Netanyahu Has a Friend in Moscow. Until He Doesn’t

The World Holocaust Forum – dozens of leaders, prime ministers and senior officials from around the globe – that convened this week in Jerusalem, marginalized the Holocaust. For Israelis at least, it was overshadowed by the issue of the release of Naama Issachar, which developed into the decisive test of Prime Minister Benjamin Netanyahu’s diplomatic skills, and above all focused the spotlight on the amount of influence he wields over Russian President Vladimir Putin. Were his efforts to induce Putin to pardon Issachar, who was sentenced to seven-and-a-half years in prison for possessing 9.6 grams of hashish, successful? Would the frequent visits Netanyahu made to Russia in the past two years help do the trick?

When it comes to Israel, Russia doesn’t really need a cyberattack to have an impact on an election: The arrest and release of an Israeli citizen are enough to tilt the scales in the prime minister’s favor. But there are a number of truly critical issues pending in Israel-Russia relations – and not only the “liberation” of the Russian Compound in Jerusalem or a change in Israel’s border-control policy toward visitors from Russia.

The military coordination in the Syrian arena is a sensitive topic that is being dealt with very carefully, requiring constant maintenance so that Israel can continue to maneuver between attack operations in Syria and not hindering Russia’s ambition to complete President Bashar Assad’s effort to regain control of the whole of his country. The cooperation seems to be working without any hitches – if we don’t treat the downing of that Russian plane with Syrian missiles in September 2018 as a hitch in coordination with Israel.

An agreed-upon balance has been forged between Russia and Israel, and between the two of them and Iran, by which Israel is able to go on attacking targets whose purpose is to aid Hezbollah, such as convoys of missiles and other weapons or bases from which Iran dispatches arms. Attacking Iranian targets in Syria is considered legitimate as long as Israel can argue convincingly that they are involved in Iran’s delivery of weapons and other materiel to its proxy, Hezbollah. Indeed, Russia apparently prefers to view the military dialogue between Israel and Iran as a matter to which it’s not a party, provided that the attacks are coordinated with the liaison officers of the Russian air force who are stationed at the Khmeimim airbase in northwestern Syria. The coordination raises an intriguing question about the trust between the Russian and Israeli air forces, as each such attack also holds out a risk for the latter of advance information about the planned strike being conveyed between the Russian forces and the Iranian command and the Syrian air force.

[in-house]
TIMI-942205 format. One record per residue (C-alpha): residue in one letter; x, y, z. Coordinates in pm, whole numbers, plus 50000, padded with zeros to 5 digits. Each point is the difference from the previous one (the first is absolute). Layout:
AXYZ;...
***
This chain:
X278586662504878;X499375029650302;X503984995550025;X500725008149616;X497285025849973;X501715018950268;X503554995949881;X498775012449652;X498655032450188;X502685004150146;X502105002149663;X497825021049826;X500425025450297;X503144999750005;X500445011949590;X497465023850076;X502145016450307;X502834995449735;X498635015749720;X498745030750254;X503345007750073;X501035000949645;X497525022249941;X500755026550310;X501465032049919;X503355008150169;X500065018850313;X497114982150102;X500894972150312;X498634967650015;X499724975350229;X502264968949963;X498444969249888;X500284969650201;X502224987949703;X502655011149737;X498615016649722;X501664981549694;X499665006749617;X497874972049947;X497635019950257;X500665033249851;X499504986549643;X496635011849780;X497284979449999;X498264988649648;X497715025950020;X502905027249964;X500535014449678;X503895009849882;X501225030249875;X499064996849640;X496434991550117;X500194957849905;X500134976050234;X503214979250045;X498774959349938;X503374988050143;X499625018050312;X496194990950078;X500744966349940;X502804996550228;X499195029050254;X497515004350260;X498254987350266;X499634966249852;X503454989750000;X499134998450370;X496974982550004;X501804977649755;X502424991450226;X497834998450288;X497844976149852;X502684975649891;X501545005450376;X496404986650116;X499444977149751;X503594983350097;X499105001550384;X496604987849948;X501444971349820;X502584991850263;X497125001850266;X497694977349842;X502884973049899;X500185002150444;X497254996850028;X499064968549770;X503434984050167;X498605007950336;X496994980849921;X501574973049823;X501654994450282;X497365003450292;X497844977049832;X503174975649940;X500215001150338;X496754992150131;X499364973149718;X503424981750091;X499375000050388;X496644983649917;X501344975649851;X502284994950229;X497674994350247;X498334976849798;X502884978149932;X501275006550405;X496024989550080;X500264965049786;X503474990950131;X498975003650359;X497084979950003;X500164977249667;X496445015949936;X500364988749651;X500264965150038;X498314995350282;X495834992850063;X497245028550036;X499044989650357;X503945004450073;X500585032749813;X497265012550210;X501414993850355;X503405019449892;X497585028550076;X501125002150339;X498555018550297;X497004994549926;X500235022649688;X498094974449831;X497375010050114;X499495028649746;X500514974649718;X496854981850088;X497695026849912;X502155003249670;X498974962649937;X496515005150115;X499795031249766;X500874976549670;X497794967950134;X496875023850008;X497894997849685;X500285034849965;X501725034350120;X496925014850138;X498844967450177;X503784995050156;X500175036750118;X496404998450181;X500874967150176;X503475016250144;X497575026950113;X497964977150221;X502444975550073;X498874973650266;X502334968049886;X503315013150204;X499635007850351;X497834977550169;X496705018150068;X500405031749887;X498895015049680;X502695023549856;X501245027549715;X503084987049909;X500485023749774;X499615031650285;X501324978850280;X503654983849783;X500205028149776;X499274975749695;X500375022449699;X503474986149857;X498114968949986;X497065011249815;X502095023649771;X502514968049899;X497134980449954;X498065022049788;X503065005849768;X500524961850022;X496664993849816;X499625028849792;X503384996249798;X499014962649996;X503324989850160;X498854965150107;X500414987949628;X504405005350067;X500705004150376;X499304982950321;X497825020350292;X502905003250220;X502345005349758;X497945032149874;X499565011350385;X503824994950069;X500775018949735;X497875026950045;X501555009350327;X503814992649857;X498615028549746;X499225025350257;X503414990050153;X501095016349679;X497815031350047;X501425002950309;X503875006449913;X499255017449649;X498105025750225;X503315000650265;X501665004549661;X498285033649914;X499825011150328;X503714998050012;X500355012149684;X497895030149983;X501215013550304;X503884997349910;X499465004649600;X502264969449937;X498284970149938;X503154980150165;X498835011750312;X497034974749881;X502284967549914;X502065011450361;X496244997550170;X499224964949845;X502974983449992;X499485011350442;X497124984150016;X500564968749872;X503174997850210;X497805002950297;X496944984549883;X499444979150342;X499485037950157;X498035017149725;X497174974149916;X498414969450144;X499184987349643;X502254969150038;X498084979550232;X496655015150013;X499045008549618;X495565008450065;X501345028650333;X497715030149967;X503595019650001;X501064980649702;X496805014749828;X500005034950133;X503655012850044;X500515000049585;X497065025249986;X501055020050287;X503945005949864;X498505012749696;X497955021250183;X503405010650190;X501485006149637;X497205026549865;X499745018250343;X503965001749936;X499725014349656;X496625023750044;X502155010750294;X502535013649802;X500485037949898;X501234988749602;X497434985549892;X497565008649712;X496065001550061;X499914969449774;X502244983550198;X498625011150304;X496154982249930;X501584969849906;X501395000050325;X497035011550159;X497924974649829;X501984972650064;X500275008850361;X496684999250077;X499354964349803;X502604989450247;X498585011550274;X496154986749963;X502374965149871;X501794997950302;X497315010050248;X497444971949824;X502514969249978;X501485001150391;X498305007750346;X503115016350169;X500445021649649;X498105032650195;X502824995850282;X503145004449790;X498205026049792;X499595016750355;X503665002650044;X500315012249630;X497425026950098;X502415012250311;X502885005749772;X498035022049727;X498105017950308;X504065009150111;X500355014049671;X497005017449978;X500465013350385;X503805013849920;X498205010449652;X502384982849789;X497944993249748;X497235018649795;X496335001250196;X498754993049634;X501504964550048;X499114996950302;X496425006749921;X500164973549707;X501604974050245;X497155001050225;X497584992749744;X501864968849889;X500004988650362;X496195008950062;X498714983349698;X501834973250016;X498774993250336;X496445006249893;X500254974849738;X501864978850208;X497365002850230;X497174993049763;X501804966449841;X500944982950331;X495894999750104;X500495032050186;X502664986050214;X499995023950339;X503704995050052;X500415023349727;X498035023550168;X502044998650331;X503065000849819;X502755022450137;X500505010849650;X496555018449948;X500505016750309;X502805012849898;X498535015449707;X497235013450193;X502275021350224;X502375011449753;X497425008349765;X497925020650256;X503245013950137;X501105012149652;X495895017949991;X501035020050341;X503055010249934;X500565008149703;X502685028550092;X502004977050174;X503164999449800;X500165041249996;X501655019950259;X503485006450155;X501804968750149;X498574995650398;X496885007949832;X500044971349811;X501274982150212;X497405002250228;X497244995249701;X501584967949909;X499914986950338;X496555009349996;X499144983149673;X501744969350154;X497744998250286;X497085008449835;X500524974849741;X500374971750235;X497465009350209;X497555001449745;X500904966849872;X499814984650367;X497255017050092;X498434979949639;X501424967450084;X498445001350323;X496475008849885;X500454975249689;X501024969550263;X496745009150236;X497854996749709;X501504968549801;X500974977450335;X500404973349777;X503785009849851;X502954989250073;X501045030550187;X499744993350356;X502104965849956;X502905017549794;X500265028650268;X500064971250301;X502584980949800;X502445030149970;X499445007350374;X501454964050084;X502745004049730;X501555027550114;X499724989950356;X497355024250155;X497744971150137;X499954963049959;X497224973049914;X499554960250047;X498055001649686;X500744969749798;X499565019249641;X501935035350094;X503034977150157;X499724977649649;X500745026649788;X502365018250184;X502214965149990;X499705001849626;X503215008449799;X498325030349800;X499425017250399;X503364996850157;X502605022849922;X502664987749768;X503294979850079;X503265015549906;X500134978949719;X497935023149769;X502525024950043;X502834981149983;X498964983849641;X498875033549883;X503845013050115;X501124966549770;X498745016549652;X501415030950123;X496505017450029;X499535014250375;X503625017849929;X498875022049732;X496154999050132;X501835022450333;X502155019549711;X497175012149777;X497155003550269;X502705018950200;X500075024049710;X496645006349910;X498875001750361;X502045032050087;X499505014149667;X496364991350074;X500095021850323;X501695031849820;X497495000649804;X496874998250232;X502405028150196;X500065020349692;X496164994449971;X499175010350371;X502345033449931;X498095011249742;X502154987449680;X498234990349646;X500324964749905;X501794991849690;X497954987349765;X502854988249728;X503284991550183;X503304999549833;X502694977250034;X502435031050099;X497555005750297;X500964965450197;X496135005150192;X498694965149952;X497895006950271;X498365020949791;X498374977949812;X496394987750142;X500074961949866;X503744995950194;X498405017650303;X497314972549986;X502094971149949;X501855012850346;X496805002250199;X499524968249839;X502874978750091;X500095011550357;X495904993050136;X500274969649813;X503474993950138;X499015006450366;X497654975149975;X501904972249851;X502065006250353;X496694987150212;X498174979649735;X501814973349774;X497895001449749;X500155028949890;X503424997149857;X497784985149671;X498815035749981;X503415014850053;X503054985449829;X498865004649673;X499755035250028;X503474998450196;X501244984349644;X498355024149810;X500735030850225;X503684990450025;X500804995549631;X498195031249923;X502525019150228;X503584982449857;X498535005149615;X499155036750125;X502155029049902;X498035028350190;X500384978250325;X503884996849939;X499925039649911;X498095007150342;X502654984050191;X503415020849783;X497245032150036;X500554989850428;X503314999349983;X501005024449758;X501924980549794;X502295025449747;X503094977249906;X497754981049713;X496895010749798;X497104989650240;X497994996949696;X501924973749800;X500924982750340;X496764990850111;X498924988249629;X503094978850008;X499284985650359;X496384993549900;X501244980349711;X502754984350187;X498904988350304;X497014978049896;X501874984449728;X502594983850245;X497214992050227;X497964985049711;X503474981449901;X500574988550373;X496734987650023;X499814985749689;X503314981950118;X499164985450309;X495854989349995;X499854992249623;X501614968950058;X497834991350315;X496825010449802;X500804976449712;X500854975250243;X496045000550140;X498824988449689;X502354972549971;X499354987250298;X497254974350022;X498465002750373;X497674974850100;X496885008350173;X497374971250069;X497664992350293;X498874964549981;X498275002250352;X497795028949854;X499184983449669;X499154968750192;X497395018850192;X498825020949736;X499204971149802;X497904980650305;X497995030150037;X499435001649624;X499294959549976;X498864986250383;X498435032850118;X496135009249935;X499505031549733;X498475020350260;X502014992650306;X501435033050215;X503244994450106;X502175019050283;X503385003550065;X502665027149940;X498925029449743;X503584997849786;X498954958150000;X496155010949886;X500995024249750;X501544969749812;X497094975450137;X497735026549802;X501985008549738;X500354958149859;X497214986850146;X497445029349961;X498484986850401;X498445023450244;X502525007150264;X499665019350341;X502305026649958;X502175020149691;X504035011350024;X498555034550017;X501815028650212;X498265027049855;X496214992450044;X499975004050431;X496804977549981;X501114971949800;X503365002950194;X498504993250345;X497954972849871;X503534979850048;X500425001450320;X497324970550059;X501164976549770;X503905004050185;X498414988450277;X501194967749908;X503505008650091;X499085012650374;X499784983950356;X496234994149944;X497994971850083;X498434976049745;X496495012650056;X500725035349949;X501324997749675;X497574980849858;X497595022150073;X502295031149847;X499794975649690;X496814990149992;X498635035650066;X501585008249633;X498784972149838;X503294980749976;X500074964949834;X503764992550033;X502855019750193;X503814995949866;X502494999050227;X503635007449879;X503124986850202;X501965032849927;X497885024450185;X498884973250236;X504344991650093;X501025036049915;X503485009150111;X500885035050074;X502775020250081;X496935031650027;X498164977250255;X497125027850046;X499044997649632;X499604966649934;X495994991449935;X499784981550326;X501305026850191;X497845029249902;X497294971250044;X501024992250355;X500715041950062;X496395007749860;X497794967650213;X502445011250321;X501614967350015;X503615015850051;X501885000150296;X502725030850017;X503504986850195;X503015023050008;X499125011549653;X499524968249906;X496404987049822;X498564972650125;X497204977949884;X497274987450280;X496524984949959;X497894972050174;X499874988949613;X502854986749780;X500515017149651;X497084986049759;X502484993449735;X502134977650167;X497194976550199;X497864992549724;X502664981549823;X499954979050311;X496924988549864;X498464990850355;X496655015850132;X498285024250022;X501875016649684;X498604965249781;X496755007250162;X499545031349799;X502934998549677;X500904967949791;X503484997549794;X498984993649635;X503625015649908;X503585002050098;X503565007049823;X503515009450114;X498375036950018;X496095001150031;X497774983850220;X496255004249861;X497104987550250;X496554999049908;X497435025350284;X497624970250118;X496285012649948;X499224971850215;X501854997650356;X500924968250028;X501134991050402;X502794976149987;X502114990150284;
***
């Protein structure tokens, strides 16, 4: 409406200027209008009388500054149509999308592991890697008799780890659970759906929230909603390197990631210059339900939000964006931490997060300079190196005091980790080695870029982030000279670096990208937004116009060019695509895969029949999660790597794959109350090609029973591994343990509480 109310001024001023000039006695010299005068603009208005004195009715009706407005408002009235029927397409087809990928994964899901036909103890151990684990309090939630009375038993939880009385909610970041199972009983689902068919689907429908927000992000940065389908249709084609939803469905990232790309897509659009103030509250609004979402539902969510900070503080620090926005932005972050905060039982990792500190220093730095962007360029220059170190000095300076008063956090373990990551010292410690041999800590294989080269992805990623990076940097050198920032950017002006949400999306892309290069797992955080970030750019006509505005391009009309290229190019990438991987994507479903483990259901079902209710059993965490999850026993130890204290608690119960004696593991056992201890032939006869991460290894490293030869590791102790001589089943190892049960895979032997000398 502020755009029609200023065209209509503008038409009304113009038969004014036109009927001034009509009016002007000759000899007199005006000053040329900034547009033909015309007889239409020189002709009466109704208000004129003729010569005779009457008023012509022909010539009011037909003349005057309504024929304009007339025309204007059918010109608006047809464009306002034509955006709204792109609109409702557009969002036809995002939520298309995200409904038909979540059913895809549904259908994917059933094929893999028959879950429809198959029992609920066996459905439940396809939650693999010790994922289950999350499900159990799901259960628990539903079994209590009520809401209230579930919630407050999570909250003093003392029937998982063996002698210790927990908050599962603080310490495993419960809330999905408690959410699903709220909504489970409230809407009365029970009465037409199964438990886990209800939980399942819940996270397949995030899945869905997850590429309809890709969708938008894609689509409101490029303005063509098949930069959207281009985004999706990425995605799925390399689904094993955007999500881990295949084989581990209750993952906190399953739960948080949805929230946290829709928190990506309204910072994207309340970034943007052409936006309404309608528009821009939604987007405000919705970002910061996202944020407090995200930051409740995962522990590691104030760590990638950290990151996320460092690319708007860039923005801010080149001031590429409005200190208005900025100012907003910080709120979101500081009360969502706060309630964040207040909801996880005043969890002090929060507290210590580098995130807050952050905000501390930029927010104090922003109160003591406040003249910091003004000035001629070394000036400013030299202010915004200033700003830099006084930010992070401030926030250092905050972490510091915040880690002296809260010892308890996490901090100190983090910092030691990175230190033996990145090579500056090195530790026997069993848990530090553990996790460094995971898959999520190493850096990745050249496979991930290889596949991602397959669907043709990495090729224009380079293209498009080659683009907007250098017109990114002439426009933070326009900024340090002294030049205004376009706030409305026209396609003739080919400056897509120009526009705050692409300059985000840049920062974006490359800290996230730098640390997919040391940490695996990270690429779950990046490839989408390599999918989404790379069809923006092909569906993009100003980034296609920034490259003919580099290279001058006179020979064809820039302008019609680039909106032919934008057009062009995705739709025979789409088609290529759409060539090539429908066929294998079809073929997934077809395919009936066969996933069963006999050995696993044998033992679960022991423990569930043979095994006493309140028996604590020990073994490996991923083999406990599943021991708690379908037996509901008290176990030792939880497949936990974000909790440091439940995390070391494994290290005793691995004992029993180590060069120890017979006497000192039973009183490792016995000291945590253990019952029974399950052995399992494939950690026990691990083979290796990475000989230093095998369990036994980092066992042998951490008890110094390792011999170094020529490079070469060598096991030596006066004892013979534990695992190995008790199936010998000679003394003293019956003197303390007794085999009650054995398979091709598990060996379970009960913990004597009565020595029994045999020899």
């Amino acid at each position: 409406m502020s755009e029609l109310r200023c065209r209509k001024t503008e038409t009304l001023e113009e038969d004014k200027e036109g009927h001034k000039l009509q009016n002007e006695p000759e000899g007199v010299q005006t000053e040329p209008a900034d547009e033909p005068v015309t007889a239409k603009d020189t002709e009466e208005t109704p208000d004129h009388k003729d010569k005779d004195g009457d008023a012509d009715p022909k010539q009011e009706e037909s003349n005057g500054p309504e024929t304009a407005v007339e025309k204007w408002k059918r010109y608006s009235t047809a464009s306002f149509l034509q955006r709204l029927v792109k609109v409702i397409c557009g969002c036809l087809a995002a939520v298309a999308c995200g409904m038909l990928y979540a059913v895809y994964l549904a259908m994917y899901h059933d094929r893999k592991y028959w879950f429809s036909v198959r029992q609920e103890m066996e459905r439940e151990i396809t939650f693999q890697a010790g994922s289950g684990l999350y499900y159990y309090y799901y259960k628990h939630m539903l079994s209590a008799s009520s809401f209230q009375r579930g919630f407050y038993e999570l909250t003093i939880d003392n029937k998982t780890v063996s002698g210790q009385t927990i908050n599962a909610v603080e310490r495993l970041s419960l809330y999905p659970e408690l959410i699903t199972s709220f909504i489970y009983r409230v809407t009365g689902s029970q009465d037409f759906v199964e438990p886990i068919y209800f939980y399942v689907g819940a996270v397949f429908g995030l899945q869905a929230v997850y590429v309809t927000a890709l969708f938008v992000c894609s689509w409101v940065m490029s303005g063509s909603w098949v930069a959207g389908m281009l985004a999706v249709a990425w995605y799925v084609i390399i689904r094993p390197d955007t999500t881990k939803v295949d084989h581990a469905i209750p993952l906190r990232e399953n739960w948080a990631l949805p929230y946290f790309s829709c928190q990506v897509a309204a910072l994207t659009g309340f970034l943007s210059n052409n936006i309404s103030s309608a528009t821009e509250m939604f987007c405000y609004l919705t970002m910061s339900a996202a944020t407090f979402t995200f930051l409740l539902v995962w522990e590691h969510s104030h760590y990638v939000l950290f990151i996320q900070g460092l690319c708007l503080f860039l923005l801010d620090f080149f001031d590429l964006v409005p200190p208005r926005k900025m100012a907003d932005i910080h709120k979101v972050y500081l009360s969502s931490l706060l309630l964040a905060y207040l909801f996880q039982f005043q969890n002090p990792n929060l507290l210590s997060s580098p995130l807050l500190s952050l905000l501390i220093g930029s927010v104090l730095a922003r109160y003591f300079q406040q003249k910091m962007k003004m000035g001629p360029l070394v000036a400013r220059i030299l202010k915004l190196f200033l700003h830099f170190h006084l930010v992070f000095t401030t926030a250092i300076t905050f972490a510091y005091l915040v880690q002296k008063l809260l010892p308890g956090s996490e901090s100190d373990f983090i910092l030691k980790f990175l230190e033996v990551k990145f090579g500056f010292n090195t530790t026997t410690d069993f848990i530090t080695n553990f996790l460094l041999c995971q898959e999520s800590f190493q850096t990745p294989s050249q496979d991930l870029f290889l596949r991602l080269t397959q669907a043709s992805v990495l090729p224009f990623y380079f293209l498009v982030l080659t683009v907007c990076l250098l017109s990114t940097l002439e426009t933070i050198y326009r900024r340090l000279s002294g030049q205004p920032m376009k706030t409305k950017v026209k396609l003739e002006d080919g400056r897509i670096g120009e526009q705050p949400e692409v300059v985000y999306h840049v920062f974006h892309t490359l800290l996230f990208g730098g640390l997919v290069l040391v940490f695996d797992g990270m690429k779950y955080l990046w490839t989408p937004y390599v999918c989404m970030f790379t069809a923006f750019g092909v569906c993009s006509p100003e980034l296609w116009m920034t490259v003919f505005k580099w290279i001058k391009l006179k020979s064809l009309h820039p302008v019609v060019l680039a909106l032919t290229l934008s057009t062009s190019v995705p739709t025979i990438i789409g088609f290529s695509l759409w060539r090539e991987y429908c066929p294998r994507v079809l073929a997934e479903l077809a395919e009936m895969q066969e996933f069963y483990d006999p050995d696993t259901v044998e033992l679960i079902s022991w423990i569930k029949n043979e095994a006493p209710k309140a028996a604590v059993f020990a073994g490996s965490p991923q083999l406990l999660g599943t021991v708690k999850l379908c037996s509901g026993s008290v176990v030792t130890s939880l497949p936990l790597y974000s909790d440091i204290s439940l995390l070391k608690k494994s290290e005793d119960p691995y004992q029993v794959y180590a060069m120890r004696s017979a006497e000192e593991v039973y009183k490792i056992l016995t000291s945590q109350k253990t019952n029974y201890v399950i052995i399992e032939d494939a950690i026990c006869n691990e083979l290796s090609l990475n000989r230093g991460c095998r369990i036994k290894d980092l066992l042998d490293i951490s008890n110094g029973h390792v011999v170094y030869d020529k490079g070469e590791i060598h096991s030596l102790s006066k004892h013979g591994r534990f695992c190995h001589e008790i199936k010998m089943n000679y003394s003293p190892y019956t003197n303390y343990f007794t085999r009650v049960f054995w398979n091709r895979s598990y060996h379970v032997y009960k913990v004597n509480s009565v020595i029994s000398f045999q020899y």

An Israeli source involved in the coordination arrangements confirmed to Haaretz that this danger does exist. However, he added, the method is that “if Russia wants to prevent an Israeli attack in a certain area or at a certain time, it says so explicitly and does not play games. All told, our impression is that Russia does not intend to intervene in Israeli activity against Hezbollah and that its considerations are not related solely to the Israeli-Iranian conflict. But there is no guarantee that we won’t see a shift in Russia’s policy regarding the Israeli attacks, if the circumstances change and a political solution to the war in Syria is found.”

Israel’s working assumption was that Russia itself would like not only to see Iran removed physically from Syria, but also for Iran’s influence on the Assad regime to be reduced. Russia’s military intervention in Syria, beginning in 2015, was not intended only to leave a sympathetic and cooperative regime intact, but also to leverage military support to obtain a foothold in the Middle East. But Russia inherited a situation in which Iran was Assad’s ally, granting it billions of dollars-worth of aid and credit. The result is that in the diplomatic realm, Russia, in attempting to bring about the restoration of Assad’s complete control in Syria, is compelled to maneuver between Turkey and Iran.

Moscow exploited its advantage over Iran and Turkey, and was able to persuade some Arab states, including the United Arab Emirates, Bahrein and Sudan, to renew diplomatic relations with Damascus. But its more significant achievement appears to lie in its success in arranging a meeting this month, in Moscow, between the head of Turkish intelligence, Hakan Fidan, and his Syrian counterpart, Ali Mamlouk. The reports that emerged from the meeting, the first such since 2011 and taking place in spite of Turkey’s takeover of parts of northwestern Syria, suggest that even if the two countries did not reach an agreement on the withdrawal of Turkish forces from Syrian territory, the very fact that the encounter took place might indicate a change of direction by Ankara toward the Assad regime.